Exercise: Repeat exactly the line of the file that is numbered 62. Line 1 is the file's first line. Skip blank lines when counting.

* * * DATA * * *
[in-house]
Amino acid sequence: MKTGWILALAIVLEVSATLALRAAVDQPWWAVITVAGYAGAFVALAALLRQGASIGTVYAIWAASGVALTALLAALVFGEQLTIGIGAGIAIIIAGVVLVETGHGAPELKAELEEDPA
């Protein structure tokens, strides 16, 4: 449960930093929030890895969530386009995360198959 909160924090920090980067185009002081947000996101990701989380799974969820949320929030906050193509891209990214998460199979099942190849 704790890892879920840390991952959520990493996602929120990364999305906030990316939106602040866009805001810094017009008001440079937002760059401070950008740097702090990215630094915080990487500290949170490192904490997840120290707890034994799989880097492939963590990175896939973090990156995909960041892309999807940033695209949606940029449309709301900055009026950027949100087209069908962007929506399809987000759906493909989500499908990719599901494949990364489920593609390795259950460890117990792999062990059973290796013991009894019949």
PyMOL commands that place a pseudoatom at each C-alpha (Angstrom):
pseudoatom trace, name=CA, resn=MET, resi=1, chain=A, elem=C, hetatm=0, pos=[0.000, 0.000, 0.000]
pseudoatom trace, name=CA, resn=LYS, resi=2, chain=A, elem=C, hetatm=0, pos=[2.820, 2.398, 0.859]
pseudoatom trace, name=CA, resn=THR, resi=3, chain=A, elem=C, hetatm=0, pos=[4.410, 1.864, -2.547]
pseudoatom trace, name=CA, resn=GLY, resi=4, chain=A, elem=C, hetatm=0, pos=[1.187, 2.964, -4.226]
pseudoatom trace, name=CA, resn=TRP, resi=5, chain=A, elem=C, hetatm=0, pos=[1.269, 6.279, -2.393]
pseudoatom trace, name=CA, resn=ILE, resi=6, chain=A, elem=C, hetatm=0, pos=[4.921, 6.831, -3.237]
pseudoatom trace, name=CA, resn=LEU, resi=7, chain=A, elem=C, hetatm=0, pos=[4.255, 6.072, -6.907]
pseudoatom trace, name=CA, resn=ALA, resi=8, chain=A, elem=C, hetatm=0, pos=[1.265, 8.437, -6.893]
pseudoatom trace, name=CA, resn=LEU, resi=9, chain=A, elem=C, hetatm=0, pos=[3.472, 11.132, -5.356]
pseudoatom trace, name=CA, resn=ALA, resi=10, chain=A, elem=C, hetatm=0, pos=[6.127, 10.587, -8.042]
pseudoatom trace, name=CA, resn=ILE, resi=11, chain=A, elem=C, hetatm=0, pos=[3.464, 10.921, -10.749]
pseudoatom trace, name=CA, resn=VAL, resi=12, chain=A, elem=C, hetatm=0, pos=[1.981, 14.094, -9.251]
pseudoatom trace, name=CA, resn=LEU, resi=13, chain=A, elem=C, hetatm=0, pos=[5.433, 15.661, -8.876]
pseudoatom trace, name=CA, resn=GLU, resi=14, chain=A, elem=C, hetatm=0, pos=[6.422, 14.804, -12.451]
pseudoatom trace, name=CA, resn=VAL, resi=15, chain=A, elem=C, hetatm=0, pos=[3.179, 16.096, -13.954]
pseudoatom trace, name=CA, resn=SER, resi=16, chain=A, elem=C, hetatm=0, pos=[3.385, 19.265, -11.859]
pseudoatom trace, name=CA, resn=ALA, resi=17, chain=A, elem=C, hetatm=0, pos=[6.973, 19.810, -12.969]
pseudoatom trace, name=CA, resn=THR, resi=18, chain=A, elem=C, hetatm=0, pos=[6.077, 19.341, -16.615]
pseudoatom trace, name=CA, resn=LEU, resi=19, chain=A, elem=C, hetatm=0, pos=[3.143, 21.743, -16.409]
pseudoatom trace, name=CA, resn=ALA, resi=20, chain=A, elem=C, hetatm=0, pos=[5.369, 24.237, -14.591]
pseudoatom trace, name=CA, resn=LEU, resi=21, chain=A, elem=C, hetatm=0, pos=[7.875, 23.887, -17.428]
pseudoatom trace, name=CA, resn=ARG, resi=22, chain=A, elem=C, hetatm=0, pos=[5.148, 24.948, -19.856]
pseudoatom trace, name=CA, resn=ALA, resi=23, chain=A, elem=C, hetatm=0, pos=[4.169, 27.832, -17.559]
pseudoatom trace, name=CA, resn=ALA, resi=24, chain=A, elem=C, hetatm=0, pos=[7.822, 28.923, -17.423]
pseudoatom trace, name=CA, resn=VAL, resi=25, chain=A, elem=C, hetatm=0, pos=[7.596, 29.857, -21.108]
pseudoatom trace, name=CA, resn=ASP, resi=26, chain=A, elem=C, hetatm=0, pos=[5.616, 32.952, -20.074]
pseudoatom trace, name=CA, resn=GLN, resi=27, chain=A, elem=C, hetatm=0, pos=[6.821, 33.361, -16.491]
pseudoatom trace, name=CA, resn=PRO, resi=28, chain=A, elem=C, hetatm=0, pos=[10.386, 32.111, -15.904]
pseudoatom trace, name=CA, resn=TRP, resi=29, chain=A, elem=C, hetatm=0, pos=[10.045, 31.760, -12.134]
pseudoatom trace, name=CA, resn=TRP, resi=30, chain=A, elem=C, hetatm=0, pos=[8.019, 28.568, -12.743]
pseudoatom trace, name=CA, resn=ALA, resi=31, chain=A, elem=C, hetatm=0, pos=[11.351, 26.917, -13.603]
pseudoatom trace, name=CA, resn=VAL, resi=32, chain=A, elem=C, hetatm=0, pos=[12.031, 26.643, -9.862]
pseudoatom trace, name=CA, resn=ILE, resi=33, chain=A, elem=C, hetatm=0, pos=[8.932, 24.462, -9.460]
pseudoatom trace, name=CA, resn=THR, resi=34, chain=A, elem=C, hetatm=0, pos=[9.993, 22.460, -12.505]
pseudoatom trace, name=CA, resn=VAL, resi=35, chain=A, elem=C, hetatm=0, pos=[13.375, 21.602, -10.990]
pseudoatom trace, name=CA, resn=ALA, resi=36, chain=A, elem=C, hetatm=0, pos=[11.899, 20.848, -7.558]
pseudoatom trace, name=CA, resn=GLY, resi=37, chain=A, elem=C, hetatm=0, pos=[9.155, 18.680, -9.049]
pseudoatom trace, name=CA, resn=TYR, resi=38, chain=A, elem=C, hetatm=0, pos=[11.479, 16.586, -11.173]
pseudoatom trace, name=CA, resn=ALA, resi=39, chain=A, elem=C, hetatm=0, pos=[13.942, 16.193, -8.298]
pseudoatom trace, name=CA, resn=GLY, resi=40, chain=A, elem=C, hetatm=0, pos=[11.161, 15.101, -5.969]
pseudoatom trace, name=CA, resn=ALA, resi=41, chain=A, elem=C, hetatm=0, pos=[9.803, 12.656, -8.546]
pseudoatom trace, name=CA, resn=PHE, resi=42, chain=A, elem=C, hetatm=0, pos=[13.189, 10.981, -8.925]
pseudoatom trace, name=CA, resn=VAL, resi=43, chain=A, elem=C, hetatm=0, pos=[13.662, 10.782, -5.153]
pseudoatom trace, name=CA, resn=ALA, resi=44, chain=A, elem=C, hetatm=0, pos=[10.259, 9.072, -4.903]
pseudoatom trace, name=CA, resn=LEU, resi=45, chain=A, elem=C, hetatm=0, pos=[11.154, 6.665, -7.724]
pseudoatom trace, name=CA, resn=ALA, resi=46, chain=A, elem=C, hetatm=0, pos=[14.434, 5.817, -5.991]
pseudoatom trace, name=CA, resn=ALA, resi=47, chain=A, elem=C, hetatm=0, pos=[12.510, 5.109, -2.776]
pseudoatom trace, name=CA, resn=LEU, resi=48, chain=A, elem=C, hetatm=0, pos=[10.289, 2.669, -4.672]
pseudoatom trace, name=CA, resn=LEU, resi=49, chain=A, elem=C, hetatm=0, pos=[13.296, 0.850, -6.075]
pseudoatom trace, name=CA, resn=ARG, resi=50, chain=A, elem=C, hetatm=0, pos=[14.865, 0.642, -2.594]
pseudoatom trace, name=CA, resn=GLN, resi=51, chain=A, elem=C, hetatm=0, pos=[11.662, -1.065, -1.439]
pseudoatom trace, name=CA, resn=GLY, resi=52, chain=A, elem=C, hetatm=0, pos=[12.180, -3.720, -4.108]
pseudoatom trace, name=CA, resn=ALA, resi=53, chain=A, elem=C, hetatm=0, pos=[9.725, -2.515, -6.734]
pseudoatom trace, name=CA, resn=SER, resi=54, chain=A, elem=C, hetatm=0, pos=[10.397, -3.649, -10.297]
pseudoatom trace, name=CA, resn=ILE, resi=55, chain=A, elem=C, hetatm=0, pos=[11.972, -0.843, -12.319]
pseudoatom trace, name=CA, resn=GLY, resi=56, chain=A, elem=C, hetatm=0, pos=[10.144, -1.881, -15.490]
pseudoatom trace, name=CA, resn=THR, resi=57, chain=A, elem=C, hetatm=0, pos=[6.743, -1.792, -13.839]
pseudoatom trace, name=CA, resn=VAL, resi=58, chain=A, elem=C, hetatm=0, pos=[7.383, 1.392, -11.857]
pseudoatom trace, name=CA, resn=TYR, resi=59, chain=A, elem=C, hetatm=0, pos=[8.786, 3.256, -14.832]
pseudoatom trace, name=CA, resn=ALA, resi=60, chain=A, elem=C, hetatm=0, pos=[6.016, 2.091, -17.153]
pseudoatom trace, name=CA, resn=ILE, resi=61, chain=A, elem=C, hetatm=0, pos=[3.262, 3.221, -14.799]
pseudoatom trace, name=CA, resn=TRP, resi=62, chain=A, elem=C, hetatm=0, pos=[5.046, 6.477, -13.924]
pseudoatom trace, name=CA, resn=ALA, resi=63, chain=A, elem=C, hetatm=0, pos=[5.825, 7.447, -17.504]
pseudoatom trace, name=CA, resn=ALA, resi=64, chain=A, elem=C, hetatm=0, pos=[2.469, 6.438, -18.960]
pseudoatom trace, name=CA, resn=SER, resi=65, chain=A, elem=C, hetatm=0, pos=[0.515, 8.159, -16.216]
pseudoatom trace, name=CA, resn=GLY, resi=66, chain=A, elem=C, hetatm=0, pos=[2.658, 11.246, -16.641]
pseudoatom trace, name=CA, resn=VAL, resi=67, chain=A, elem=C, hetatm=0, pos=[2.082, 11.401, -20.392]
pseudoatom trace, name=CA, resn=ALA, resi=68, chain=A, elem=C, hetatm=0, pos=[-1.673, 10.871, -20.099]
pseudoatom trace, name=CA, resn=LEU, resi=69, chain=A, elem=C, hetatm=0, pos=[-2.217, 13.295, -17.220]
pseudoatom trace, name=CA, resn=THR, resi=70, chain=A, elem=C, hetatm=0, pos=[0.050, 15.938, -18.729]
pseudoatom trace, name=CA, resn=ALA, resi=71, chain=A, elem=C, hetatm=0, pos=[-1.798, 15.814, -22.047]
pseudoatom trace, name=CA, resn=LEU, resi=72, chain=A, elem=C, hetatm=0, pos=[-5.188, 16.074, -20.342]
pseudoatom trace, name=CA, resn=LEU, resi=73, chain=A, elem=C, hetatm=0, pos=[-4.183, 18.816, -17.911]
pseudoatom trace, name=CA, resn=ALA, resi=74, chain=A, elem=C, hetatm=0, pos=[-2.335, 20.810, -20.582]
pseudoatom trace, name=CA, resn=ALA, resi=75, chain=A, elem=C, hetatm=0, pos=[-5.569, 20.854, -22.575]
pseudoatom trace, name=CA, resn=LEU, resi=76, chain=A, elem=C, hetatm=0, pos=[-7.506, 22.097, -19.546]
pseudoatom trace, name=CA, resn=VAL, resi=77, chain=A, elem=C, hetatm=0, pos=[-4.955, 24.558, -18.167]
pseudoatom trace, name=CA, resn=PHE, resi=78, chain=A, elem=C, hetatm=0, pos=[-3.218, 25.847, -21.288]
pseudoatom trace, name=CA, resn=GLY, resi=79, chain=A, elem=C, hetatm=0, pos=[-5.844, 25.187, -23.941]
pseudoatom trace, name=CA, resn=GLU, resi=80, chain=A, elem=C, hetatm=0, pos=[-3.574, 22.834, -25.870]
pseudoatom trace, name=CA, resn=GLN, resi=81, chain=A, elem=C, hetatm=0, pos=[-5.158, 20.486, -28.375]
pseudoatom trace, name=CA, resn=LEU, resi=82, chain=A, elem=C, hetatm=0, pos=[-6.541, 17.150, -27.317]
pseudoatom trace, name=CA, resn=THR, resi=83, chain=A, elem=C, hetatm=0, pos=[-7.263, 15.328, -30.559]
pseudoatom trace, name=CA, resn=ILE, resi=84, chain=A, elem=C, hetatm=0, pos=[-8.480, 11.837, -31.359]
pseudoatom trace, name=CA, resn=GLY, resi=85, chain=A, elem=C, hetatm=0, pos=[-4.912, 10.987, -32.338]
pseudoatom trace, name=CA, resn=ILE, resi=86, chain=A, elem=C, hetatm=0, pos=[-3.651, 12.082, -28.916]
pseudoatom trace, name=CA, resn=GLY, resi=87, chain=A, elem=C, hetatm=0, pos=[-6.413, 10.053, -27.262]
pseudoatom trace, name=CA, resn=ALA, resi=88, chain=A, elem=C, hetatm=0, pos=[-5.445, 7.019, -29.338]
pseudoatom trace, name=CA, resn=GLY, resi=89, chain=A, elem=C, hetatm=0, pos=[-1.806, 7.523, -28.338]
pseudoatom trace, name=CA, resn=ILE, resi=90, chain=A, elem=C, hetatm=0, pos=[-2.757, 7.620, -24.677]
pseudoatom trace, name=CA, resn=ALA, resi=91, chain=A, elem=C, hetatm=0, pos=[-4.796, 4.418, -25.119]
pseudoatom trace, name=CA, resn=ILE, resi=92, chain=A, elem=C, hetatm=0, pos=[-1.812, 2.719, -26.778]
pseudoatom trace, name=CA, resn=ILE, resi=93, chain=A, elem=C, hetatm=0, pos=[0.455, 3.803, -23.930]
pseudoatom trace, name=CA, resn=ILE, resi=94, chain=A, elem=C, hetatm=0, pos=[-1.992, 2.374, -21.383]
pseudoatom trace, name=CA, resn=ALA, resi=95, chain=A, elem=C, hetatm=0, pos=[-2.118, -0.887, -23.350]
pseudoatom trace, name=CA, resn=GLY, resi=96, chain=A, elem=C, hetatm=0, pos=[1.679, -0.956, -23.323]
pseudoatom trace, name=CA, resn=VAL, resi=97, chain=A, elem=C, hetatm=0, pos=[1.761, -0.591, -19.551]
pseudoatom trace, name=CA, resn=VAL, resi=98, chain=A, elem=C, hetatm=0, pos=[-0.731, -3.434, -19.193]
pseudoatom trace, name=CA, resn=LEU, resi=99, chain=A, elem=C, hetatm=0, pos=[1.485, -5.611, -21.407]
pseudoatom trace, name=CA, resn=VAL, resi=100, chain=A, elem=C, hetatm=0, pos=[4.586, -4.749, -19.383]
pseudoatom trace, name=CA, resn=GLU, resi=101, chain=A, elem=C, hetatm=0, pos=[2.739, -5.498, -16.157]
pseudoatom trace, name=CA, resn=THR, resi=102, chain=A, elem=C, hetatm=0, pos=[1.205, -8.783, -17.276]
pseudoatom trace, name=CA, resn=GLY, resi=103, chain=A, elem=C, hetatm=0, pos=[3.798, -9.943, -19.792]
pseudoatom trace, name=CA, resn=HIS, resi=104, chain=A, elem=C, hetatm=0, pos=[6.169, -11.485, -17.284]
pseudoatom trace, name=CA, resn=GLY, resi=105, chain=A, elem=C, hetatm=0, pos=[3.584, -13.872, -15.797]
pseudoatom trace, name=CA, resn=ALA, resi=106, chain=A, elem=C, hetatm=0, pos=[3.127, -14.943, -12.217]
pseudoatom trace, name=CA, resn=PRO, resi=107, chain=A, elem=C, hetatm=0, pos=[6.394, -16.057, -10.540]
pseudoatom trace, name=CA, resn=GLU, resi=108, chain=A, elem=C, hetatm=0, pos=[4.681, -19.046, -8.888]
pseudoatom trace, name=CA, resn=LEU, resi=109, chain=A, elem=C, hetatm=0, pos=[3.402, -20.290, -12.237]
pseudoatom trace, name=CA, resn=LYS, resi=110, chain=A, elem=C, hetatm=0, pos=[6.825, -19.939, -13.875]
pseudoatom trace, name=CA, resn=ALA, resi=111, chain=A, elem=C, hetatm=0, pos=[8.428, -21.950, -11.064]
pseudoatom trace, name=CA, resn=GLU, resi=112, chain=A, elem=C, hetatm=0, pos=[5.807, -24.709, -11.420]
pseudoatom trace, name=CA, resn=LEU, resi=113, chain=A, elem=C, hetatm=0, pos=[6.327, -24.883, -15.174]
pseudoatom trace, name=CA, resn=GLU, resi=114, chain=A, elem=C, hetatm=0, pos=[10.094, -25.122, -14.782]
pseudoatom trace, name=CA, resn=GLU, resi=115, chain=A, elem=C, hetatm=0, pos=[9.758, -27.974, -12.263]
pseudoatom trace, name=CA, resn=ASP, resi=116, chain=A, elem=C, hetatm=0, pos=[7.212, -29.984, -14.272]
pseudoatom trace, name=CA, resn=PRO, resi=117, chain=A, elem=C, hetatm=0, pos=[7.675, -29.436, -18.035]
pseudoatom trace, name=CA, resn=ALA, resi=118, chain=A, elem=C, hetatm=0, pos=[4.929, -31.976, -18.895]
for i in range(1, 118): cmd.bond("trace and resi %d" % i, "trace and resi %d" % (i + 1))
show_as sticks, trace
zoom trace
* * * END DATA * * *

pseudoatom trace, name=CA, resn=VAL, resi=58, chain=A, elem=C, hetatm=0, pos=[7.383, 1.392, -11.857]